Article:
World Social Psychiatry

ORIGINAL ARTICLE
Year
: 2020  |  Volume : 2  |  Issue : 1  |  Page : 31--42

Systematic Suicide Screening in a General Hospital Setting: Process and Initial Results


Andres J Pumariega1, Kolin Good2, Kelly Posner3, Udema Millsaps2, Barbara Romig2, Debra Stavarski2, Robert Rice2, Mary Jo Gehret2, Kevin Riley2, Thomas E Wasser4, Gayle Walsh2, Heather Yarger5 
1 Department of Psychiatry, Division of Child and Adolescent Psychiatry, University of Florida, Gainesville, FL, USA
2 Department of Nursing, Psychiatry, and Information Management Systems, The Reading Hospital and Medical Center, Reading, PA, USA
3 Department of Psychiatry, Suicide Prevention Center, School of Medicine, Columbia University, New York, NY, USA
4 Complete Statistical Services, Macungie, PA, USA
5 Department of Psychology, University of Maryland, College Park MD, USA

Correspondence Address:
Prof. Andres J Pumariega
Department of Psychiatry, Division of Child and Adolescent Psychiatry, University of Florida, Gainesville, FL
USA

Background: Suicide is one of the leading causes of death across all age groups globally and poses a significant public health burden. In response to the United States Joint Commission National Patient Safety Goals, a tertiary hospital in the Northeast U.S. developed a suicide risk assessment and response protocol, consisting of systematic screening of patients for suicidal ideation/behavior with a screening version of the Columbia Suicide Severity Rating Scale (C-SSRS) and a response algorithm based on risk levels derived from the screen. Methods: A total of 837 nurses were trained and 24,168 patients ages 12 and above were screened with the C-SSRS Screener. Results: Posttraining interrater reliability on the C-SSRS Screener definitions of ideation and behavior was high and independent of level of education or mental health experience. Of the patients screened, only 144 patients (0.93%) were in the highest risk category, and they were assigned patient safety monitors until a follow-up consultation. The highest risk levels from the C-SSRS Screener reasonably identified subsequent attempts at self-injurious behavior during hospitalization. Screening resulted in lower burden due to reduction in the rate of psychiatric consultations and one-to-one observation shifts. Conclusions: These findings suggest that a systematic screening and clinical response protocol using the C-SSRS Screener can potentially enhance the ability to identify suicide risk in the general hospital population and focus services on patients with the most need.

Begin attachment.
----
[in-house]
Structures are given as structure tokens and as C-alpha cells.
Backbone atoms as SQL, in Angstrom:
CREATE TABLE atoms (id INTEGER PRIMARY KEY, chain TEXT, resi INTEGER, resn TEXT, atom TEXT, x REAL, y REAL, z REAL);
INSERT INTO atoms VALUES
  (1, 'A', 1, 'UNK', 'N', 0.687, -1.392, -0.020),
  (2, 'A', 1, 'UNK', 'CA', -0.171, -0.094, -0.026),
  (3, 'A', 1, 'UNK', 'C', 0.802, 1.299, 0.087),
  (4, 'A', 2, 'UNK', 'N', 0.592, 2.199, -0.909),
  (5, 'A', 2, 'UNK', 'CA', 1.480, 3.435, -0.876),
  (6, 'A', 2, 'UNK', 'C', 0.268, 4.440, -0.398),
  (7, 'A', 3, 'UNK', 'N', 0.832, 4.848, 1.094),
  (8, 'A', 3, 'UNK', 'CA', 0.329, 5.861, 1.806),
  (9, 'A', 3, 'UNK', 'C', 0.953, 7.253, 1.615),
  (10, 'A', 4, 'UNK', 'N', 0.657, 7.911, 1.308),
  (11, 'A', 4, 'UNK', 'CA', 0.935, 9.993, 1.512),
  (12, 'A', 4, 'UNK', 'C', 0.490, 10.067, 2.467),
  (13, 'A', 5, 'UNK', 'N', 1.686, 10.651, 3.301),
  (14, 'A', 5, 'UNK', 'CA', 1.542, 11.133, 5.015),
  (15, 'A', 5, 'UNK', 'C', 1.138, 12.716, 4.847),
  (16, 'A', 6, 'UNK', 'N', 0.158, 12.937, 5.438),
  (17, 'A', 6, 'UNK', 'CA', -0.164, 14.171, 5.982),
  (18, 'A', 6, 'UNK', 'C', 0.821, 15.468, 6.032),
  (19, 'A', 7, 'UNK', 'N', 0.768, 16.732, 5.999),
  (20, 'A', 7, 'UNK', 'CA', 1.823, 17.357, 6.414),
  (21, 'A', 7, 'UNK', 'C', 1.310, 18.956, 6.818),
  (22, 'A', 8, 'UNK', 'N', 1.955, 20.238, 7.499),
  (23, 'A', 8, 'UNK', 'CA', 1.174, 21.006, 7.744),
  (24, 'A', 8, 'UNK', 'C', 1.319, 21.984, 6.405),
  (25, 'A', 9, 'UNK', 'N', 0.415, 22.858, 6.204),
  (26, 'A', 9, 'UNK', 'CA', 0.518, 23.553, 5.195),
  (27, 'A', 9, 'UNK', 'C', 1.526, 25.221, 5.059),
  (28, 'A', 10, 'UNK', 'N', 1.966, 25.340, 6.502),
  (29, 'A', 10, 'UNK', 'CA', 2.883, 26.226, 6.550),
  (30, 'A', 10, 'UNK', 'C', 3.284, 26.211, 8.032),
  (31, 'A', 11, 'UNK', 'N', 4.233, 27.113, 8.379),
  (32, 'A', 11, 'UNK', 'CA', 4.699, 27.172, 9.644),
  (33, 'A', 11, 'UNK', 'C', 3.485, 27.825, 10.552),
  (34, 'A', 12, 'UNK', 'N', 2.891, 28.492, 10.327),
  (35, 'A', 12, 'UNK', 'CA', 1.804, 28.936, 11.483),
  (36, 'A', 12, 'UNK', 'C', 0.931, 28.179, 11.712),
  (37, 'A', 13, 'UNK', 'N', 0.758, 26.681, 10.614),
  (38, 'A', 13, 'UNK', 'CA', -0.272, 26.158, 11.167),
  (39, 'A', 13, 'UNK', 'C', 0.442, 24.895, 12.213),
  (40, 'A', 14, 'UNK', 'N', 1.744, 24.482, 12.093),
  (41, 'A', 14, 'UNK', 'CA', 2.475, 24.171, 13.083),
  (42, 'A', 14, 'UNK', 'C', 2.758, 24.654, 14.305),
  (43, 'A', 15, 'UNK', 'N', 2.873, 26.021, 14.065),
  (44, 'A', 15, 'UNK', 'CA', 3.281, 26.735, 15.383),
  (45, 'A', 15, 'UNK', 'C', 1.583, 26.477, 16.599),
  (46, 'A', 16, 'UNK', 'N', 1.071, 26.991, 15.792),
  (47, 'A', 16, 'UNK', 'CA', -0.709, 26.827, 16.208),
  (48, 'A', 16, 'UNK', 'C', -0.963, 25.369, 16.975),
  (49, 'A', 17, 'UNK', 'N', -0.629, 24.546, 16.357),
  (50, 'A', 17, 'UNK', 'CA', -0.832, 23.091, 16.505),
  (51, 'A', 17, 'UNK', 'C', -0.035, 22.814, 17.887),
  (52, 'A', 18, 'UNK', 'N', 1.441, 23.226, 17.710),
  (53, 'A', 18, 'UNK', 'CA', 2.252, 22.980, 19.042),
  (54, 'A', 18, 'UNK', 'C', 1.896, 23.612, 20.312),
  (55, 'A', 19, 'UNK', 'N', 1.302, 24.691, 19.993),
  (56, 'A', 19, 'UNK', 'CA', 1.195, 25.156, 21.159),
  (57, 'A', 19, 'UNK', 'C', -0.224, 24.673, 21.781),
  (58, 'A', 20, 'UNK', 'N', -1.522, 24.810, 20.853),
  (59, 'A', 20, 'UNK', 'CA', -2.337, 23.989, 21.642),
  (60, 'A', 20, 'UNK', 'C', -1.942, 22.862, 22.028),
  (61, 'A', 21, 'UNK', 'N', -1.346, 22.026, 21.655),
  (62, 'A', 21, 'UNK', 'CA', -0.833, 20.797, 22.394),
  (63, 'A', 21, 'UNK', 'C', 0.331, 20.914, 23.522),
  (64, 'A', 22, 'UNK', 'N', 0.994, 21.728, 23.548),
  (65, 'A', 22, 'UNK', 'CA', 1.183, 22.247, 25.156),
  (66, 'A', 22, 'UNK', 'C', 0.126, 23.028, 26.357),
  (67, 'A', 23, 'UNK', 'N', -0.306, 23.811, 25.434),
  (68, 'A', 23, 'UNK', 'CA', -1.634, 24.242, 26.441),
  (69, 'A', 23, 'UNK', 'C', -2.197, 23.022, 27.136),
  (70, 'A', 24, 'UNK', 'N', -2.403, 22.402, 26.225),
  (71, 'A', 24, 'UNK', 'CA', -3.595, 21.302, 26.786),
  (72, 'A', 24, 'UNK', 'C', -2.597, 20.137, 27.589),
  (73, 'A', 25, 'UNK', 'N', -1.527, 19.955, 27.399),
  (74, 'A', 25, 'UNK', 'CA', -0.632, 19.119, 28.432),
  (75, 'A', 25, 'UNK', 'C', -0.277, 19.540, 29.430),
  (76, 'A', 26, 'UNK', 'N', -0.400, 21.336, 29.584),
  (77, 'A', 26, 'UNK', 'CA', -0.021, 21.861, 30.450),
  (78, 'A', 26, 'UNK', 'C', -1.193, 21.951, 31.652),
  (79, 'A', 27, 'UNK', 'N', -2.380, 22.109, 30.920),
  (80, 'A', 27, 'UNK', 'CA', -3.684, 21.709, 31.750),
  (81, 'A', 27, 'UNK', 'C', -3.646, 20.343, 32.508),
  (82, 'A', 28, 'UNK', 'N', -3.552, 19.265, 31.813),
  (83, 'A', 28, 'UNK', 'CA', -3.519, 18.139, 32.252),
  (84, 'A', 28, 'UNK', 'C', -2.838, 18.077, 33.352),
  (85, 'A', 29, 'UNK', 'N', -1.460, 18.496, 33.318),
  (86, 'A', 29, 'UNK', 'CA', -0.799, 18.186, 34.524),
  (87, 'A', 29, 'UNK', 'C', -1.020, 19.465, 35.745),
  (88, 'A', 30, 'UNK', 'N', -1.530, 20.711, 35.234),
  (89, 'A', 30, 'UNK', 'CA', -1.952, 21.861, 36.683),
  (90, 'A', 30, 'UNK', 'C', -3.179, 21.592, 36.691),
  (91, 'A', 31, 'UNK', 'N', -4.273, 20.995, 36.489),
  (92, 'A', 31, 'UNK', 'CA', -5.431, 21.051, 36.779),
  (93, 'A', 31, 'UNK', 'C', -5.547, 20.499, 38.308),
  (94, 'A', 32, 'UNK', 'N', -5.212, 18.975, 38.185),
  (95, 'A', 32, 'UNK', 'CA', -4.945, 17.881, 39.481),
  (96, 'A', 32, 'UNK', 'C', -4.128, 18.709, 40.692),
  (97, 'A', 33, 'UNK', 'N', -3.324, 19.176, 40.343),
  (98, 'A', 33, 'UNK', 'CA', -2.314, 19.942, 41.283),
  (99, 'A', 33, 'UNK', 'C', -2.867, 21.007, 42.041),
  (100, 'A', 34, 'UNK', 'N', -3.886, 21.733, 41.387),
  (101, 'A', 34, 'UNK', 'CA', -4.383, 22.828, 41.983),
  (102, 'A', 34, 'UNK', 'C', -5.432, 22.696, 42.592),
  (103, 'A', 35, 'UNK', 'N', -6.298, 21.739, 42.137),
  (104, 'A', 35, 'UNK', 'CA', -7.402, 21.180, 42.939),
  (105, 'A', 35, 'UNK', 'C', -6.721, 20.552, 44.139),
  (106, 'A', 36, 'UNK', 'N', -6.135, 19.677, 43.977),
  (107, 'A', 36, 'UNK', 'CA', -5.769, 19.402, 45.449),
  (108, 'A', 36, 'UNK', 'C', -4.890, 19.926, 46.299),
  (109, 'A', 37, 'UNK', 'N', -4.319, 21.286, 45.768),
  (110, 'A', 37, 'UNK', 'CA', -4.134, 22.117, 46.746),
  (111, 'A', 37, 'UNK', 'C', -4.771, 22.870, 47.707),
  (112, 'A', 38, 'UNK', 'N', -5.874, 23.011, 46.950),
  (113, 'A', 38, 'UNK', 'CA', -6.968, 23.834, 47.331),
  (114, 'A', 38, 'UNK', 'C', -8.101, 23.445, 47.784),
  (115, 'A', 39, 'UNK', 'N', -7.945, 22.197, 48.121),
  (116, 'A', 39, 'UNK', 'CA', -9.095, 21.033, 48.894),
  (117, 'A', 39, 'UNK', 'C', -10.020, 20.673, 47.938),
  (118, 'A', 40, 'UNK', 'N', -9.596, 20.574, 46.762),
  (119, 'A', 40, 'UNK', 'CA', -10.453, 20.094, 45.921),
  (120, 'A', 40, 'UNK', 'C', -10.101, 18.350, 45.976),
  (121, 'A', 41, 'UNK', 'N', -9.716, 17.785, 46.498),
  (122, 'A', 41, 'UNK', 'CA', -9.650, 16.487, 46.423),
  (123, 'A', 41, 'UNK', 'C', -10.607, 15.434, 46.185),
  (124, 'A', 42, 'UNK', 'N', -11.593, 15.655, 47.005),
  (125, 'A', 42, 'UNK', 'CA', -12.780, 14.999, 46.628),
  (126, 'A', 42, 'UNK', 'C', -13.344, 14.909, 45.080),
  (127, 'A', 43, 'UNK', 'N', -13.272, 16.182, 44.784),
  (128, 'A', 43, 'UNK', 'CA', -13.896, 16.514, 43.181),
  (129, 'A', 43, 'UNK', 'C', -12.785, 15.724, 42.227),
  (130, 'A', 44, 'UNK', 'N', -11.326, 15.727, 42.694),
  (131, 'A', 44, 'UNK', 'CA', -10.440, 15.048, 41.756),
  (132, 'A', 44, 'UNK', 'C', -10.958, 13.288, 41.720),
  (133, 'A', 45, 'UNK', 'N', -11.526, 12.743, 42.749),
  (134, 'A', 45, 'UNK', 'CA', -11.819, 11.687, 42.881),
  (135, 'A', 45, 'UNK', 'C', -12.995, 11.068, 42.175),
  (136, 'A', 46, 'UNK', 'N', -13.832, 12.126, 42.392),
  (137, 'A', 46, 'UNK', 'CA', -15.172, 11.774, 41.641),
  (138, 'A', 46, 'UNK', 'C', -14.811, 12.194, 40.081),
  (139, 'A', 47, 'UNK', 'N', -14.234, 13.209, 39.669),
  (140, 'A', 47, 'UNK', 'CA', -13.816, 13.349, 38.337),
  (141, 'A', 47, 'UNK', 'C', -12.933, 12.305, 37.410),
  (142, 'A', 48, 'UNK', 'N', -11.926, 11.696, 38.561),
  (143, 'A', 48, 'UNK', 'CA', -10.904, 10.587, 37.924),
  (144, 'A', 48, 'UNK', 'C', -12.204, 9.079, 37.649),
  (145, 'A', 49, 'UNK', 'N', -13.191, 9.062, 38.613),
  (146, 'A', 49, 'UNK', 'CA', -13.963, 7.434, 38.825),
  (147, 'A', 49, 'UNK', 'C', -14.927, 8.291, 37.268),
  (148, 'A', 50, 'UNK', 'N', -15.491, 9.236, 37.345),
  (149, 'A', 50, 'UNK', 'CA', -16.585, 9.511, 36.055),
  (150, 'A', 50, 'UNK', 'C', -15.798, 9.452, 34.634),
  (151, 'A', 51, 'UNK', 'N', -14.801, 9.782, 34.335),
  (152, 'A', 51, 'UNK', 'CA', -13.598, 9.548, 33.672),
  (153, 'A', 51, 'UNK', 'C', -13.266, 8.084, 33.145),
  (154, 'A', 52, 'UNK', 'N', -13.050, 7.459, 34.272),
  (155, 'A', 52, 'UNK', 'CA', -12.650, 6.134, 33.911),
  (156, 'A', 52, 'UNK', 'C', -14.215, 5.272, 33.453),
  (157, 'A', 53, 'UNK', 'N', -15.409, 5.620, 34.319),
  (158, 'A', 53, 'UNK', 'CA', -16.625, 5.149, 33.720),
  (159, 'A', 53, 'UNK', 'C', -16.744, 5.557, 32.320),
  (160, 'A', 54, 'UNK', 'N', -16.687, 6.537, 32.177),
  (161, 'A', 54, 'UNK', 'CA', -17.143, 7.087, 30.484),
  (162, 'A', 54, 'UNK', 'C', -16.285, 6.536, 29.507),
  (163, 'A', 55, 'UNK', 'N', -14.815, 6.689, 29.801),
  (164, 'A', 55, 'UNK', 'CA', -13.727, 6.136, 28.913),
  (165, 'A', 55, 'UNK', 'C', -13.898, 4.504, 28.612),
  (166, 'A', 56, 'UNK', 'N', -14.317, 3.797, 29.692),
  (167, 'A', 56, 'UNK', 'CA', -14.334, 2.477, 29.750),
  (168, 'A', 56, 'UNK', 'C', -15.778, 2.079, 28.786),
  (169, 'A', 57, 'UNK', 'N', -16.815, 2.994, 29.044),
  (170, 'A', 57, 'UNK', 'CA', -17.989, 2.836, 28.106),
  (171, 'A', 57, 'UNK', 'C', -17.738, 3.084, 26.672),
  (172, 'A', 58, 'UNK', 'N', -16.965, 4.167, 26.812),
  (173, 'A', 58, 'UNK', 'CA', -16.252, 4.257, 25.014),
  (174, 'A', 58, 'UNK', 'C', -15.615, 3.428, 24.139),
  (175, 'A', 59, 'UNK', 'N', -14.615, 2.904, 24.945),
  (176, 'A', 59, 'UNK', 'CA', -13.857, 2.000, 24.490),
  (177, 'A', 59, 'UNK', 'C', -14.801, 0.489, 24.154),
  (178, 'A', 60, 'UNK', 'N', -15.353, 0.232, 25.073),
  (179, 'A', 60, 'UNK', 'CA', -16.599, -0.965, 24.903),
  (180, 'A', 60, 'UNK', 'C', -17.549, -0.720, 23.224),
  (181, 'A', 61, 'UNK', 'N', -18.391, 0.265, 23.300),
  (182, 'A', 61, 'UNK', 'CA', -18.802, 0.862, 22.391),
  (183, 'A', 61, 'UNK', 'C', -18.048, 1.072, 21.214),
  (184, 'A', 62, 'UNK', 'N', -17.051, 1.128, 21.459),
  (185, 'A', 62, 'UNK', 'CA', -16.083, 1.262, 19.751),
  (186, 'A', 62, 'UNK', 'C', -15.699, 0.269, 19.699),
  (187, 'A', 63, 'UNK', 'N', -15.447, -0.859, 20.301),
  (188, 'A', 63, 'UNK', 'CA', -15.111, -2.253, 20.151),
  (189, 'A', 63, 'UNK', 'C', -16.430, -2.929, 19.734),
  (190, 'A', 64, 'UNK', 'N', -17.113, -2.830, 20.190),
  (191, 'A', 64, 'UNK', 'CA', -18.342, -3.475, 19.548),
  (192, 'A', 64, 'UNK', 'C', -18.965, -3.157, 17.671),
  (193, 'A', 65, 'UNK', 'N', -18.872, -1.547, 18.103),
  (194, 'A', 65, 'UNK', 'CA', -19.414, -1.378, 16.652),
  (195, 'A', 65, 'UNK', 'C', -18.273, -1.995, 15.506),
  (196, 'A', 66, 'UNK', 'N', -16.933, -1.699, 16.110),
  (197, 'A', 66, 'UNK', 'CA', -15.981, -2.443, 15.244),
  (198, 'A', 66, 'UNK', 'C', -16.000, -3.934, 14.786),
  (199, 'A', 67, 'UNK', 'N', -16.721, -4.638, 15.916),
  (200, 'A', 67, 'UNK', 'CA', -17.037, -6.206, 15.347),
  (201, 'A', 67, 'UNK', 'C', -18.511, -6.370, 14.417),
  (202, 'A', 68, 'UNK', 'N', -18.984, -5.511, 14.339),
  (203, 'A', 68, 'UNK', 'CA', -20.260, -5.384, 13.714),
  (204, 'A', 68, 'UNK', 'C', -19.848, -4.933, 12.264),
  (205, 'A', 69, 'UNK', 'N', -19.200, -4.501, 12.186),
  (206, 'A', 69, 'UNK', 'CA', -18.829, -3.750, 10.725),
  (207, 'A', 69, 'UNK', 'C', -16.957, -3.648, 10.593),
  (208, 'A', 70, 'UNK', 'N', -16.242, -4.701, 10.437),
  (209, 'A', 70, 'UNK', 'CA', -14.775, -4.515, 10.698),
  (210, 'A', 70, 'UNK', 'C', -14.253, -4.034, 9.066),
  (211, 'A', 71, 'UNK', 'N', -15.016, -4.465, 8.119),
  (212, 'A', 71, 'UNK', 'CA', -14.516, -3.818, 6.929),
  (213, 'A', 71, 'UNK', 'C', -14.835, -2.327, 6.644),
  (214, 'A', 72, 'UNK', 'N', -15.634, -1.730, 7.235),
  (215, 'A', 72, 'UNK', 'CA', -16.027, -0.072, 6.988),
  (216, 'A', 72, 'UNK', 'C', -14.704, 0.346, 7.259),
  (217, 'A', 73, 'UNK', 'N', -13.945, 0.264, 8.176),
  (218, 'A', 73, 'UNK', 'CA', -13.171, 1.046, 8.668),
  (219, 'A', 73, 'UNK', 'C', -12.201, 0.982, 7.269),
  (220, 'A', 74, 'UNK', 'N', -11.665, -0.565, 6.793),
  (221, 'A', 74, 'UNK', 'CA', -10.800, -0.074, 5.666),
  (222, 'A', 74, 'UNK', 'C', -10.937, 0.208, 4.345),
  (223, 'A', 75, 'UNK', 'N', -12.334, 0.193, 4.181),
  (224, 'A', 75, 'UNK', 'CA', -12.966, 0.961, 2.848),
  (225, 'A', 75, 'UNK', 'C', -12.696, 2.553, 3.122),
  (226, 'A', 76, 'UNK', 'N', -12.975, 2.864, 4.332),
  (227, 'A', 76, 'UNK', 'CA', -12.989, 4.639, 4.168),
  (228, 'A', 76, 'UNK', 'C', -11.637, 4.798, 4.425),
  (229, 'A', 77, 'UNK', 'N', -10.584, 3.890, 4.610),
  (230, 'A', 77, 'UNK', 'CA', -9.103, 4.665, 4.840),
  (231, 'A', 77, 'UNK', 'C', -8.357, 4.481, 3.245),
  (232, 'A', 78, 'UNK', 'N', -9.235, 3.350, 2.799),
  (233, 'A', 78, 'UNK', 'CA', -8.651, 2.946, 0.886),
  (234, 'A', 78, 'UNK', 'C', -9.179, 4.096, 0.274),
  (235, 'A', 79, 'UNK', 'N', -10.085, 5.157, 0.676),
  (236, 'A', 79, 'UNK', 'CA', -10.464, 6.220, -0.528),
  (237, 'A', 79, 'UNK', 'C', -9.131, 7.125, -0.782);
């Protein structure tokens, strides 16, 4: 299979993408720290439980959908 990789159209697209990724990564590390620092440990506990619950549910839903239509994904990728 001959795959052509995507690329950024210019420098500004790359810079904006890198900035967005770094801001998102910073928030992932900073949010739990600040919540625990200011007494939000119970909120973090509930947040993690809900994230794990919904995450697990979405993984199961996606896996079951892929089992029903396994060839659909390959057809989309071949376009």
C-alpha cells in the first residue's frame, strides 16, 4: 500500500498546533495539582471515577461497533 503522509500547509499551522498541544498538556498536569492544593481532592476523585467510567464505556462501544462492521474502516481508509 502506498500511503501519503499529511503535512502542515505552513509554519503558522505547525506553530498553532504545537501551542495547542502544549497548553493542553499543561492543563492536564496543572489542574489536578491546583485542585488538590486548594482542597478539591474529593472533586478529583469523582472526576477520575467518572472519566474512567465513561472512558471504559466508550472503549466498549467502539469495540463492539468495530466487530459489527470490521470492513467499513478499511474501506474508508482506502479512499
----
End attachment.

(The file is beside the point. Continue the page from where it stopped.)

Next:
How to cite this article:
Pumariega AJ, Good K, Posner K, Millsaps U, Romig B, Stavarski D, Rice R, Gehret MJ, Riley K, Wasser TE, Walsh G, Yarger H. Systematic Suicide Screening in a General Hospital Setting: Process and Initial Results.World Soc Psychiatry 2020;2:31-42


How to cite this URL:
Pumariega AJ, Good K, Posner K, Millsaps U, Romig B, Stavarski D, Rice R, Gehret MJ, Riley K, Wasser TE, Walsh G, Yarger H. Systematic Suicide Screening in a General Hospital Setting: Process and Initial Results. World Soc Psychiatry [serial online] 2020 [cited 2021 Apr 22 ];2:31-42
Available from: https://www.worldsocpsychiatry.org/article.asp?issn=2667-1077;year=2020;volume=2;issue=1;spage=31;epage=42;aulast=Pumariega;type=0